US targets oilfields to disrupt ISIS finances

ERBIL (Iraq) • The United States and its allies have sharply increased their air strikes against the sprawling oilfields the Islamic State in Iraq and Syria (ISIS) controls in eastern Syria, in an effort to disrupt one of the terrorist group's main sources of revenue, US officials said this week.

For months, the US has been frustrated by the ability of ISIS to keep producing and exporting oil - what Defence Secretary Ash Carter recently called "a critical pillar of the financial infrastructure" of the group - which generates about US$40 million (S$57 million) a month, or nearly US$500 million a year, according to Treasury Department estimates.

While the US-led air campaign has conducted periodic air strikes against oil refineries and other production facilities in eastern Syria that the group controls, the organisation's engineers have been able to quickly repair the damage.

The first evidence of the new strategy came on Oct 21, when B-1 bombers and other allied warplanes hit 26 targets in the Omar oilfield, one of the two largest oil-production sites in all of Syria. US military analysts estimate the Omar field generates US$1.7 million to US$5.1 million a month for ISIS.

The Obama administration has also baulked at attacking ISIS tanker trucks - its main distribution network - fearing civilian casualties. But now the administration has decided to increase the attacks and focus on inflicting damage that takes longer to fix or requires specially ordered parts.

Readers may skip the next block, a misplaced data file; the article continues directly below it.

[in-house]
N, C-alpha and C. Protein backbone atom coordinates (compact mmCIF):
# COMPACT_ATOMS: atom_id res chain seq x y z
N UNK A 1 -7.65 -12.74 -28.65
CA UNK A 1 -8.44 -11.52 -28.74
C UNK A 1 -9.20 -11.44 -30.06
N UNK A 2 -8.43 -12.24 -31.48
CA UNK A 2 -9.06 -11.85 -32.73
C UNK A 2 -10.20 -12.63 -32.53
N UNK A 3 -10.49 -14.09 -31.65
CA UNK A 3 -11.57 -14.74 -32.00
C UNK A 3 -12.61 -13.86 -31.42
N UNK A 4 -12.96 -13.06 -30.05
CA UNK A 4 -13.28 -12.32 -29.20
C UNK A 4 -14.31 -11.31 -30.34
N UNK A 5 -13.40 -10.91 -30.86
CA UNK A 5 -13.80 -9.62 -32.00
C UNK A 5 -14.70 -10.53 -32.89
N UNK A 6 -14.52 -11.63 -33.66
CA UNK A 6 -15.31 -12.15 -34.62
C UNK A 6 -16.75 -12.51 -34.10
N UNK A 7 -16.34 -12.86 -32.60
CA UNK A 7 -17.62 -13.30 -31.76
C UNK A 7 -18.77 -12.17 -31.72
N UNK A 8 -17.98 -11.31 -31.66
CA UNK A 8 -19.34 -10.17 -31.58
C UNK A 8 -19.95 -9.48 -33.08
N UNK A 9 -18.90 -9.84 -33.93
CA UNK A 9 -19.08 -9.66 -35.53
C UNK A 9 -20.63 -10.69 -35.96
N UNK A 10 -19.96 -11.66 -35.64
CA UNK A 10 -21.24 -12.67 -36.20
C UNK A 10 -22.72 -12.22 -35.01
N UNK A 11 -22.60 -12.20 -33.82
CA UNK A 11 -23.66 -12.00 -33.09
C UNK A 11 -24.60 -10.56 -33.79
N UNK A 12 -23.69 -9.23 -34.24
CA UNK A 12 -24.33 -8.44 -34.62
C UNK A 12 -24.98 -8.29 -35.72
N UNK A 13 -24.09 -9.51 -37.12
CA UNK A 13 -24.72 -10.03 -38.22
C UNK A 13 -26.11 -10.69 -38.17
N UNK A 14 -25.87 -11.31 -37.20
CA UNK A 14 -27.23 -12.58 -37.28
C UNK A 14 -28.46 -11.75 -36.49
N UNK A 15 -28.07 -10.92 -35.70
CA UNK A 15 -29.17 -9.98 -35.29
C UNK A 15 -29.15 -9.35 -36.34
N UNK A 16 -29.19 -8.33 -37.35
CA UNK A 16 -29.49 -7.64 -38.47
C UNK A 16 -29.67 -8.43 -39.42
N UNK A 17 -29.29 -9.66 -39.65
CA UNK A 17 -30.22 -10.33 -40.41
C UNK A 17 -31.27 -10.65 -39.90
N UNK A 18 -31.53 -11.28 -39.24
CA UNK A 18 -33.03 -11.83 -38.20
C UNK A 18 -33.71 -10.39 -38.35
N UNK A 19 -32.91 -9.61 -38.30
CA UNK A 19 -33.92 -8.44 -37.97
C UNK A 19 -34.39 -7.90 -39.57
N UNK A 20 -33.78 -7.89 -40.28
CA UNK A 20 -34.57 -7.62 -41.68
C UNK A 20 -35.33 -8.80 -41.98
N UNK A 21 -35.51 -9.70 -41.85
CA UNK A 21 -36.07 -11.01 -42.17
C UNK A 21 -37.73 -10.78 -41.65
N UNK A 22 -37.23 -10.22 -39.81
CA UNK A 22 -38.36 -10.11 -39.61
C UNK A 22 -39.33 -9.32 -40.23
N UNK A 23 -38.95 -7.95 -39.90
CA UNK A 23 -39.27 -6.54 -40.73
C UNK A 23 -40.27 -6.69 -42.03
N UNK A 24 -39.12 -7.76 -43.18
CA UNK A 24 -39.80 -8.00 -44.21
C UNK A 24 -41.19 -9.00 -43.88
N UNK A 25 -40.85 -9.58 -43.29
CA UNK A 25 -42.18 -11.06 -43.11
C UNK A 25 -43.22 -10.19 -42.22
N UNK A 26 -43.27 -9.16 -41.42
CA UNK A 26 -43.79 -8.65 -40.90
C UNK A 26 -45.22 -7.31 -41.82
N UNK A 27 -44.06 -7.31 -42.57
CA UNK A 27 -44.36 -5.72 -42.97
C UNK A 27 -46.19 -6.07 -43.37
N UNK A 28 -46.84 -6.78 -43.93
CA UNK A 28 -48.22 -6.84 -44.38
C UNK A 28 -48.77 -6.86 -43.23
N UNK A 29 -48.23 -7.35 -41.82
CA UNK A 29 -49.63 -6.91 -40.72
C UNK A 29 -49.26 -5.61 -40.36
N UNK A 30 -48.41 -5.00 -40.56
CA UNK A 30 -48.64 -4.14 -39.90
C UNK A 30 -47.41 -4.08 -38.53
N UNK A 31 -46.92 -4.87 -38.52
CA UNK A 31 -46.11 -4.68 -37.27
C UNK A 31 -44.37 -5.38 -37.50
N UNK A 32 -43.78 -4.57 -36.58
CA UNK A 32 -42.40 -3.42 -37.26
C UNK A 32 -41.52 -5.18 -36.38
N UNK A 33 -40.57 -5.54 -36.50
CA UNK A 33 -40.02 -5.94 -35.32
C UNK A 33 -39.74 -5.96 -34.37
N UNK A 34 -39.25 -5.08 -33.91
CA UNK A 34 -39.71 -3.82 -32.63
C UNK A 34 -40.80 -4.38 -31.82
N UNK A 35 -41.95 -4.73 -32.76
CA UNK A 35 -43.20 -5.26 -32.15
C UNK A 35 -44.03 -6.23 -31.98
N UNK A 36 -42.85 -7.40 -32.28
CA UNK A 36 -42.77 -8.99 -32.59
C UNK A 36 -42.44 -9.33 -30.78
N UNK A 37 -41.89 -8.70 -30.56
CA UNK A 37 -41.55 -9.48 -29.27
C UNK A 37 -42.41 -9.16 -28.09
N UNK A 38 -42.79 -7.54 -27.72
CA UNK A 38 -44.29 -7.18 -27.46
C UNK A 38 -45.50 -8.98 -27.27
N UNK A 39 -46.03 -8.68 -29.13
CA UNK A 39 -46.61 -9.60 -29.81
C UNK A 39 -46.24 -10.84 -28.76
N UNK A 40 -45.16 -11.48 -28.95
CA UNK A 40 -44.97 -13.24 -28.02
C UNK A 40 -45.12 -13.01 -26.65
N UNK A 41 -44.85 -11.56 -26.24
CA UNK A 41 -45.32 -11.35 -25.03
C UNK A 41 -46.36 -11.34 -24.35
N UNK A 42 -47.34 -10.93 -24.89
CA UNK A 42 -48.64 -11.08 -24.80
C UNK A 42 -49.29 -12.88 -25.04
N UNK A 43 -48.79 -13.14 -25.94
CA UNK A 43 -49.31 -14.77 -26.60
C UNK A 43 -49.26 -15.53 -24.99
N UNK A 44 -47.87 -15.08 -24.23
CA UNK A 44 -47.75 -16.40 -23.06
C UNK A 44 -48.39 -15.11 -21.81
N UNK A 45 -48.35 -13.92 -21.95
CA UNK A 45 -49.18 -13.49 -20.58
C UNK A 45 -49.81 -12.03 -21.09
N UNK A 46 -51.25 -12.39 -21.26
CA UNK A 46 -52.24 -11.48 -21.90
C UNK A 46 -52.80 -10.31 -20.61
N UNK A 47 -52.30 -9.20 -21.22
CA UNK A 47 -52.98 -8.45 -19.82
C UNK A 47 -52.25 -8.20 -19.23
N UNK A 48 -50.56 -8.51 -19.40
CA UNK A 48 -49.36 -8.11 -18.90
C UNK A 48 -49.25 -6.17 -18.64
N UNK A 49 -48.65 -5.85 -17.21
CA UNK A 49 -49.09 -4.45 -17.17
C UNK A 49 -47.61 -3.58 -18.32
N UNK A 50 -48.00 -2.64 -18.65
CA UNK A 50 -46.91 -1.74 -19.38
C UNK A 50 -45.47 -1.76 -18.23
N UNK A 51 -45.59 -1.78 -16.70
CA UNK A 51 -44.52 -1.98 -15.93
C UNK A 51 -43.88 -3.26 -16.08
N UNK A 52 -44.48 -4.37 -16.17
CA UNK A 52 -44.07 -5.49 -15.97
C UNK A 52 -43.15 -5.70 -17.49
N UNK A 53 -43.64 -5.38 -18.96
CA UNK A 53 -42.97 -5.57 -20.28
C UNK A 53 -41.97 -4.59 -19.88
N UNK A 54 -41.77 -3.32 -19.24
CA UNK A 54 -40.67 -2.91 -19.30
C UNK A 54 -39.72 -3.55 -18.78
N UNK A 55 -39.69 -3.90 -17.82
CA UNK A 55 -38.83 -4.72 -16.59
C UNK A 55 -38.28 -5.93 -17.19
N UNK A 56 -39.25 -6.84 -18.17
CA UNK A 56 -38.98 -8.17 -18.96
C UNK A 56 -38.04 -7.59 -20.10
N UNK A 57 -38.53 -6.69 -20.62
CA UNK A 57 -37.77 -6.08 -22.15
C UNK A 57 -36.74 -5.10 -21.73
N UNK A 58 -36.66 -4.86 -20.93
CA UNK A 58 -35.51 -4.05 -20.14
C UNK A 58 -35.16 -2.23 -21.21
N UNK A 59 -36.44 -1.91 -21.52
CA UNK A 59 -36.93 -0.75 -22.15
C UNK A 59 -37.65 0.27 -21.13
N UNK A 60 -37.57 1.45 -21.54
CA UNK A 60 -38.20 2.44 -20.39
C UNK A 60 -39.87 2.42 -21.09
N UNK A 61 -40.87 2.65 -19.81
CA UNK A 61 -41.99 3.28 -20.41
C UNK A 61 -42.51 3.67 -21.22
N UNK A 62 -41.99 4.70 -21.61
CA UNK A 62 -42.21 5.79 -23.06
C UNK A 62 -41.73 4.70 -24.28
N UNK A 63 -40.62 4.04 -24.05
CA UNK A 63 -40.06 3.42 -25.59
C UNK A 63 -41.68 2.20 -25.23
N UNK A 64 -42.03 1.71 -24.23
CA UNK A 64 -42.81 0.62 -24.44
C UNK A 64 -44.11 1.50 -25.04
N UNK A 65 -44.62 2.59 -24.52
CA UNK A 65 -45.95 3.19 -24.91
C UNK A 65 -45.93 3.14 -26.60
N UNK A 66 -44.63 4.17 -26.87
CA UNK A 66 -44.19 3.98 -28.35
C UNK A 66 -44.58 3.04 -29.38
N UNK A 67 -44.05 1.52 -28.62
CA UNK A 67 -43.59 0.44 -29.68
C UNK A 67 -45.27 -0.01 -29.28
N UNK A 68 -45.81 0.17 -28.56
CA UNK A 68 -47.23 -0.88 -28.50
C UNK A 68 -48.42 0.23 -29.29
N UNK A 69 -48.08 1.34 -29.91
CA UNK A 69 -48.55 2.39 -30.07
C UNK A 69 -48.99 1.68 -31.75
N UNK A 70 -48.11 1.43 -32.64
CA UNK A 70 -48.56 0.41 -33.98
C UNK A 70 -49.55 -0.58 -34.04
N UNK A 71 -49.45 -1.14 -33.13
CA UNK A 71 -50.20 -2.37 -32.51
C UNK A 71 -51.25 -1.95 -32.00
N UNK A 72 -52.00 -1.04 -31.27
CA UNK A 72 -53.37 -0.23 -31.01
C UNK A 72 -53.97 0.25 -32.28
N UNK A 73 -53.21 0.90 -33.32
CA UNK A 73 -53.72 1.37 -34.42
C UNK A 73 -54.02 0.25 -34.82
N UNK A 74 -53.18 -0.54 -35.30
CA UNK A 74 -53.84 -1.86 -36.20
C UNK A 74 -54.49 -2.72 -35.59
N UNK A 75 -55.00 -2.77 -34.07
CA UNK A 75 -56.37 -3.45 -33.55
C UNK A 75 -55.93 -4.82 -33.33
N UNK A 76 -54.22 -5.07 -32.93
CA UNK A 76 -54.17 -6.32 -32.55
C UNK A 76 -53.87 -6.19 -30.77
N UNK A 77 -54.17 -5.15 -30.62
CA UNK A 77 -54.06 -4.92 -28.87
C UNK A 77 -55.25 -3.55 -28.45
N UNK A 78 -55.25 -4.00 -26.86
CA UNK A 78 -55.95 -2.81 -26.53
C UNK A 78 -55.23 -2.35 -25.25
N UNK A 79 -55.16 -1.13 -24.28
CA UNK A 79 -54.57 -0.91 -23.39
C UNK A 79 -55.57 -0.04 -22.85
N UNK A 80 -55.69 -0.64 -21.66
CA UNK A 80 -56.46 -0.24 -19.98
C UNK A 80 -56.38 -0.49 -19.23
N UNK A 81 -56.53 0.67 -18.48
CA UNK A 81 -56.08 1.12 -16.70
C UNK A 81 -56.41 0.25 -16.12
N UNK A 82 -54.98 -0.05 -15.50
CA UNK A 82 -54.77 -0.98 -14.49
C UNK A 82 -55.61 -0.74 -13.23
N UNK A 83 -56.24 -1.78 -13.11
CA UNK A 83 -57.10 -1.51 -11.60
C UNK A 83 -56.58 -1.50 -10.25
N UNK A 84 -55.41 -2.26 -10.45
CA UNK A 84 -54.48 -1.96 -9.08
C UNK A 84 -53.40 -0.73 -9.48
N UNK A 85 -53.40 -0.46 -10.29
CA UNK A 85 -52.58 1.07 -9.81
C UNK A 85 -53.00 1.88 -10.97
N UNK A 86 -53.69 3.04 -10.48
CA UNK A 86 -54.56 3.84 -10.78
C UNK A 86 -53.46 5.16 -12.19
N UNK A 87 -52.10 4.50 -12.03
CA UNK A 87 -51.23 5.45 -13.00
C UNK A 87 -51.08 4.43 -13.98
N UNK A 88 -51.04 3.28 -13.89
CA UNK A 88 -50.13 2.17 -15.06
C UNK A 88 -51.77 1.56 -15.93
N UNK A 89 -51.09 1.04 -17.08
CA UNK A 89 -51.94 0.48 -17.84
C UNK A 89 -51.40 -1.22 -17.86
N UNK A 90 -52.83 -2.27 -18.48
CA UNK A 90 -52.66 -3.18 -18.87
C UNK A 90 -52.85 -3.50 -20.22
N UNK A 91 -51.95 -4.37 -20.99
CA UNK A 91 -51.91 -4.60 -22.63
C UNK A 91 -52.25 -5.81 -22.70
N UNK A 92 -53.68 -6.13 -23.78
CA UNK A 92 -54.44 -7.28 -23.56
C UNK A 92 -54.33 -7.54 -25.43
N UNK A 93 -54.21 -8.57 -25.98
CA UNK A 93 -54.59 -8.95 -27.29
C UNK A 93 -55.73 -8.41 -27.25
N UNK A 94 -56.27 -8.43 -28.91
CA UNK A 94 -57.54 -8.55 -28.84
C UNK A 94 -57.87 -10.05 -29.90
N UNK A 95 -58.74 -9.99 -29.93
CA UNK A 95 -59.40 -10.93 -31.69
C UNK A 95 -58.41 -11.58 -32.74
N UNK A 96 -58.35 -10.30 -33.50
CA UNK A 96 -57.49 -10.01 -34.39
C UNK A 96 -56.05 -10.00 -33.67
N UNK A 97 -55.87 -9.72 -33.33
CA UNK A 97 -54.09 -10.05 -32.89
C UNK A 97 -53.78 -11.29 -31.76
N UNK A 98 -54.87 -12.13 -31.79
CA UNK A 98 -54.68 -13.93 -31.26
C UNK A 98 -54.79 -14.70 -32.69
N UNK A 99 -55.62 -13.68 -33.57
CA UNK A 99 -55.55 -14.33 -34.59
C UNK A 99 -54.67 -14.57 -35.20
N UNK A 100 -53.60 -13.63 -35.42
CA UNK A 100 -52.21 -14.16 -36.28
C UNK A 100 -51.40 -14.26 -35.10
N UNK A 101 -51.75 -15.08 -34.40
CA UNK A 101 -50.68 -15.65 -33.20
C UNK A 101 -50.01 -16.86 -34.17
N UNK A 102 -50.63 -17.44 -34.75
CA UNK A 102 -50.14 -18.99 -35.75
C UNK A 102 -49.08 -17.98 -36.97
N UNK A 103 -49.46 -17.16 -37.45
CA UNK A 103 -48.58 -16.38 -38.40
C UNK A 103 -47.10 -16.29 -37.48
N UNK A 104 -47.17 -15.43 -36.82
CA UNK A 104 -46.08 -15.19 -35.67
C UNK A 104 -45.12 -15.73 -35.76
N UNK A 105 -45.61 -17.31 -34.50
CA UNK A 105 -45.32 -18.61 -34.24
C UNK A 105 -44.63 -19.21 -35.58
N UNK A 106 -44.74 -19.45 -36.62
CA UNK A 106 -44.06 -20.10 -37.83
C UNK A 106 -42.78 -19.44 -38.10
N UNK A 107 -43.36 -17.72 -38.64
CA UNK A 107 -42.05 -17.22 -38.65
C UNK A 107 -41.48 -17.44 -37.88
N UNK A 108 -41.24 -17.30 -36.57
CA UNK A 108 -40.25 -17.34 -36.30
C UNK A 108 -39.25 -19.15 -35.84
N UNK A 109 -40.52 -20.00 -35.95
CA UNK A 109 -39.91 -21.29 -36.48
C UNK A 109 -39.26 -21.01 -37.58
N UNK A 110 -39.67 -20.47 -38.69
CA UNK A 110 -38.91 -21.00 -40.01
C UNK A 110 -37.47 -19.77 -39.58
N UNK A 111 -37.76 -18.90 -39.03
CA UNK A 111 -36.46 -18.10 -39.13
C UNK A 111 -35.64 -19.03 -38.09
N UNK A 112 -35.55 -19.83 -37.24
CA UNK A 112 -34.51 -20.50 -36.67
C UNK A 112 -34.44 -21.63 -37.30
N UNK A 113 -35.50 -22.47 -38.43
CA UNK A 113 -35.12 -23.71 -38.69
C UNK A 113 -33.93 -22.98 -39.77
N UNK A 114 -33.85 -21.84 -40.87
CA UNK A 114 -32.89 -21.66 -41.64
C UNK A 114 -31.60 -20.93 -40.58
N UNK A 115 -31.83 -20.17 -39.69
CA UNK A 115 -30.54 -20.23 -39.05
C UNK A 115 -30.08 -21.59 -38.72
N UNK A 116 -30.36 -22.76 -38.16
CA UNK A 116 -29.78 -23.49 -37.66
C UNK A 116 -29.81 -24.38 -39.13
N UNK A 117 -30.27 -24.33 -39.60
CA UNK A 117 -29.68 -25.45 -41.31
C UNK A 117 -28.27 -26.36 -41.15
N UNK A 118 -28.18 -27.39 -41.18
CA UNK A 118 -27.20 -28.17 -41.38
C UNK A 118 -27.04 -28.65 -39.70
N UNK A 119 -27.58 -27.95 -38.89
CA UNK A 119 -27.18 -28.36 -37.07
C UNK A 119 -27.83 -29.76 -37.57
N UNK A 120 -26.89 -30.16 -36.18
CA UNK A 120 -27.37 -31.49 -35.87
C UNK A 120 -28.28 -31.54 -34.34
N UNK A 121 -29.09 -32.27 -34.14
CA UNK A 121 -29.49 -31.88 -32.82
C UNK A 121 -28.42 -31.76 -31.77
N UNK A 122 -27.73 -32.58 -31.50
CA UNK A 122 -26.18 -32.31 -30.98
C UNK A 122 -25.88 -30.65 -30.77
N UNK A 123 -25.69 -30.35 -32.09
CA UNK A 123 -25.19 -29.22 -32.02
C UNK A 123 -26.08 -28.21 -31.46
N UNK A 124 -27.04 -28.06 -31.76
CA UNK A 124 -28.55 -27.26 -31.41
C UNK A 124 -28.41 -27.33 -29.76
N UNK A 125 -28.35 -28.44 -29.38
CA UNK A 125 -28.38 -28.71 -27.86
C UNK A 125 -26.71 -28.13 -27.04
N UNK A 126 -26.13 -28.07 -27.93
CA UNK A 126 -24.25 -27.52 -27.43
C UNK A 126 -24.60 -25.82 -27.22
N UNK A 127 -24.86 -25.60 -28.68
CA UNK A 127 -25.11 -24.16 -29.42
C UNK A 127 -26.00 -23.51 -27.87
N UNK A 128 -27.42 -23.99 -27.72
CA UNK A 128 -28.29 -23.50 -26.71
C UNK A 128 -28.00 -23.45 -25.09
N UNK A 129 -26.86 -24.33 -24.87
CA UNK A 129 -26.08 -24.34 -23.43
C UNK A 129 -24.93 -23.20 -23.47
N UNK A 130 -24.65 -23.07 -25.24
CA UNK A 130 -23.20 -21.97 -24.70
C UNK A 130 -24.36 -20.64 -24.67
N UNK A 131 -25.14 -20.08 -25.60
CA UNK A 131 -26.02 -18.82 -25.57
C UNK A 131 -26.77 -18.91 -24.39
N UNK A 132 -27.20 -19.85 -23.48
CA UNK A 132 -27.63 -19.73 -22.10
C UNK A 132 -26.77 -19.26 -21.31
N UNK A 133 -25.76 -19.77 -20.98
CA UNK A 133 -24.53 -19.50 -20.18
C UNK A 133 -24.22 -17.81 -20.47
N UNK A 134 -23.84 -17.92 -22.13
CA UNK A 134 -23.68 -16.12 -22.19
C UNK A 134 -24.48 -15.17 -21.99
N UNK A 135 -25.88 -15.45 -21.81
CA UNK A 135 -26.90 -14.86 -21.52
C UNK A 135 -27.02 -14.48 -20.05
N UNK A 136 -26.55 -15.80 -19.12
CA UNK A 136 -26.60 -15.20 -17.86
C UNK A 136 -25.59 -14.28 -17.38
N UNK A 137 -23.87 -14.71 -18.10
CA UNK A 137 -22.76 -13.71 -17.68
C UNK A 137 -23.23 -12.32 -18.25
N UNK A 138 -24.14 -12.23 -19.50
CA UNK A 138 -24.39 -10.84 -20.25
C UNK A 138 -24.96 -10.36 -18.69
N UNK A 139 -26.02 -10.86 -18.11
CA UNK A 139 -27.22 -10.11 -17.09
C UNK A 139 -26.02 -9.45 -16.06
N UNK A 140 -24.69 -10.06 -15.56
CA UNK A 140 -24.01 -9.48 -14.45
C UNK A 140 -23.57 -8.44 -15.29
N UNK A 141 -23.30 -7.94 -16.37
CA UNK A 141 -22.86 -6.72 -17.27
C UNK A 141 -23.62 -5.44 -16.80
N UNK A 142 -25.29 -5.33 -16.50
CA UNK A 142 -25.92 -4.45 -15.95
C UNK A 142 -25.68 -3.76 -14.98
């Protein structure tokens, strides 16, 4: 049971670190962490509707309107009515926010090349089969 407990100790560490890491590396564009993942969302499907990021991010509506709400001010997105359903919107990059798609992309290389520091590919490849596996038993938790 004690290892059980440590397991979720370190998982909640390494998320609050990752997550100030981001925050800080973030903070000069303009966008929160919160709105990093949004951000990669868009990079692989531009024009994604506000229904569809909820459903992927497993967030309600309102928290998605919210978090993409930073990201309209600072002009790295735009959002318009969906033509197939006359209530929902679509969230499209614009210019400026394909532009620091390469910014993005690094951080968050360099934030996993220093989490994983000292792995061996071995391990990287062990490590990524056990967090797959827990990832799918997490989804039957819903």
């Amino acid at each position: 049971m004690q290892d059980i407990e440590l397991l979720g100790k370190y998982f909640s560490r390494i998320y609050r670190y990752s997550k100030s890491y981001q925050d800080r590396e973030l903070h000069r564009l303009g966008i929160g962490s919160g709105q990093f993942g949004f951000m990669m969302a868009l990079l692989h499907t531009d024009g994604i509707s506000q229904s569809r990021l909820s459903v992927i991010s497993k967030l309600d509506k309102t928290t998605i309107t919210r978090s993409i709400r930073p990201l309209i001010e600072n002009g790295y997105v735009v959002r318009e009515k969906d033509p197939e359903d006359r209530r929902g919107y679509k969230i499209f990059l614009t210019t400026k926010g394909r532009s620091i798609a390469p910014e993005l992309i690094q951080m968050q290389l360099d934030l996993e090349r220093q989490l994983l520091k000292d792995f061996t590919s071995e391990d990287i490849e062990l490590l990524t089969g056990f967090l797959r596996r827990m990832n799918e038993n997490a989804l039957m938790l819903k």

The first evidence of the new strategy came on Oct 21, when B-1 bombers and other allied warplanes hit 26 targets in the Omar oilfield, one of the two largest oil-production sites in all of Syria. US military analysts estimate the Omar field generates US$1.7 million to US$5.1 million a month for ISIS.

French warplanes struck another oilfield nearby earlier this week.

The goal of the operation over the next several weeks is to cripple eight major oilfields, about two-thirds of the refineries and other oil-production sites controlled by ISIS.

"We intend to shut it all down," Colonel Steven Warren, a military spokesman in Baghdad, said in an e-mail on Thursday. More broadly, the intensified targeting of one of the major financing sources of ISIS is part of the Obama administration's effort to accelerate the pace of the campaign against the group.

Lieutenant-General Charles Brown Jr, the head of the air campaign, headquartered in Al Udeid Air Base in Qatar, said in an interview last week that allied warplanes are intensifying attacks on a series of fixed sites such as oil-production facilities, bomb-making factories and other so-called critical nodes that support the war effort of ISIS.

The revamped plan for attacking the oil production sites comes after weeks of intense study of eight major fields - Omar, Tanak, El Isbah, Sijan, Jafra, Azraq, Barghooth and Abu Hardan - to determine how to inflict more financial pain on ISIS.

US commanders cautioned that it may take some time to gauge the impact of the new targeting, given the financial reserves the militant group has built up. Unlike measuring the immediate impact of bombing tanks or soldiers, "it might be longer to feel the effect of oilfields", Lt-Gen Brown said.

NEW YORK TIMES

A version of this article appeared in the print edition of The Straits Times on November 14, 2015, with the headline 'US targets oilfields to disrupt ISIS finances'. Print Edition | Subscribe